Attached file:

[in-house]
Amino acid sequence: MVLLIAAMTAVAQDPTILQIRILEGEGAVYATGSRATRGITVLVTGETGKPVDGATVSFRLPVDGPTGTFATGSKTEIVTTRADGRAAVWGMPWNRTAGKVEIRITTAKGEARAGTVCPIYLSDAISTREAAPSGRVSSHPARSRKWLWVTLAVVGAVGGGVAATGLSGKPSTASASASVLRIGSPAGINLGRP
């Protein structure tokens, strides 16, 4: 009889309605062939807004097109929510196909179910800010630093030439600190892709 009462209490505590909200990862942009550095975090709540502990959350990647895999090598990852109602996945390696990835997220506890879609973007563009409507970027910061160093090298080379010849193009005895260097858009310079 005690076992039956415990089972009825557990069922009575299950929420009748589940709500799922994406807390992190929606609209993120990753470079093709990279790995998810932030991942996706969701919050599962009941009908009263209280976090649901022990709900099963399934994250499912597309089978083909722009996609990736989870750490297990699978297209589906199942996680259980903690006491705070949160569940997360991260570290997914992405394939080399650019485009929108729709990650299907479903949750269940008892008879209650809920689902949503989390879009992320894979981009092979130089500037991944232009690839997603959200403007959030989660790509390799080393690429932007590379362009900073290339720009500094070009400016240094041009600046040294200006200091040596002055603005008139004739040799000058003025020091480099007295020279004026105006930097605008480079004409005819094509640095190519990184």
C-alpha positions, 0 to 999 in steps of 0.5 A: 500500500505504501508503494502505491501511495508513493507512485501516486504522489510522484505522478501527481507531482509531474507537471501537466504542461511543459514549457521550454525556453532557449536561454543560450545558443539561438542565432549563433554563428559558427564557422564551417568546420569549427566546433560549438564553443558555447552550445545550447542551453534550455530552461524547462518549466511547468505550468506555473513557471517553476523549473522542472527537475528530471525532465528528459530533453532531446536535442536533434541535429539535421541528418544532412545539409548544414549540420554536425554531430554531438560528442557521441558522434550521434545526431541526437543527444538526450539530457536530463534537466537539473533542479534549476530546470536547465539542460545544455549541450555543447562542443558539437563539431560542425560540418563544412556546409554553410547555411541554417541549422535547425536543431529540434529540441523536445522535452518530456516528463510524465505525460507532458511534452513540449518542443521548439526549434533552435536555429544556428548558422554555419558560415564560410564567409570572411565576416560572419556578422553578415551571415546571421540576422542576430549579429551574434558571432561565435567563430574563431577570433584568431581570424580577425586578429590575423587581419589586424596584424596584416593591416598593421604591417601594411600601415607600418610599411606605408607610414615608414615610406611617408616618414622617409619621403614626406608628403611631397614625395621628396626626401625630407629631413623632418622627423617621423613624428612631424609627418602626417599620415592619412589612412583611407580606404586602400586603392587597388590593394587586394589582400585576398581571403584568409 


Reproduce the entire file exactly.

[in-house]
Amino acid sequence: MVLLIAAMTAVAQDPTILQIRILEGEGAVYATGSRATRGITVLVTGETGKPVDGATVSFRLPVDGPTGTFATGSKTEIVTTRADGRAAVWGMPWNRTAGKVEIRITTAKGEARAGTVCPIYLSDAISTREAAPSGRVSSHPARSRKWLWVTLAVVGAVGGGVAATGLSGKPSTASASASVLRIGSPAGINLGRP
């Protein structure tokens, strides 16, 4: 009889309605062939807004097109929510196909179910800010630093030439600190892709 009462209490505590909200990862942009550095975090709540502990959350990647895999090598990852109602996945390696990835997220506890879609973007563009409507970027910061160093090298080379010849193009005895260097858009310079 005690076992039956415990089972009825557990069922009575299950929420009748589940709500799922994406807390992190929606609209993120990753470079093709990279790995998810932030991942996706969701919050599962009941009908009263209280976090649901022990709900099963399934994250499912597309089978083909722009996609990736989870750490297990699978297209589906199942996680259980903690006491705070949160569940997360991260570290997914992405394939080399650019485009929108729709990650299907479903949750269940008892008879209650809920689902949503989390879009992320894979981009092979130089500037991944232009690839997603959200403007959030989660790509390799080393690429932007590379362009900073290339720009500094070009400016240094041009600046040294200006200091040596002055603005008139004739040799000058003025020091480099007295020279004026105006930097605008480079004409005819094509640095190519990184």
C-alpha positions, 0 to 999 in steps of 0.5 A: 500500500505504501508503494502505491501511495508513493507512485501516486504522489510522484505522478501527481507531482509531474507537471501537466504542461511543459514549457521550454525556453532557449536561454543560450545558443539561438542565432549563433554563428559558427564557422564551417568546420569549427566546433560549438564553443558555447552550445545550447542551453534550455530552461524547462518549466511547468505550468506555473513557471517553476523549473522542472527537475528530471525532465528528459530533453532531446536535442536533434541535429539535421541528418544532412545539409548544414549540420554536425554531430554531438560528442557521441558522434550521434545526431541526437543527444538526450539530457536530463534537466537539473533542479534549476530546470536547465539542460545544455549541450555543447562542443558539437563539431560542425560540418563544412556546409554553410547555411541554417541549422535547425536543431529540434529540441523536445522535452518530456516528463510524465505525460507532458511534452513540449518542443521548439526549434533552435536555429544556428548558422554555419558560415564560410564567409570572411565576416560572419556578422553578415551571415546571421540576422542576430549579429551574434558571432561565435567563430574563431577570433584568431581570424580577425586578429590575423587581419589586424596584424596584416593591416598593421604591417601594411600601415607600418610599411606605408607610414615608414615610406611617408616618414622617409619621403614626406608628403611631397614625395621628396626626401625630407629631413623632418622627423617621423613624428612631424609627418602626417599620415592619412589612412583611407580606404586602400586603392587597388590593394587586394589582400585576398581571403584568409 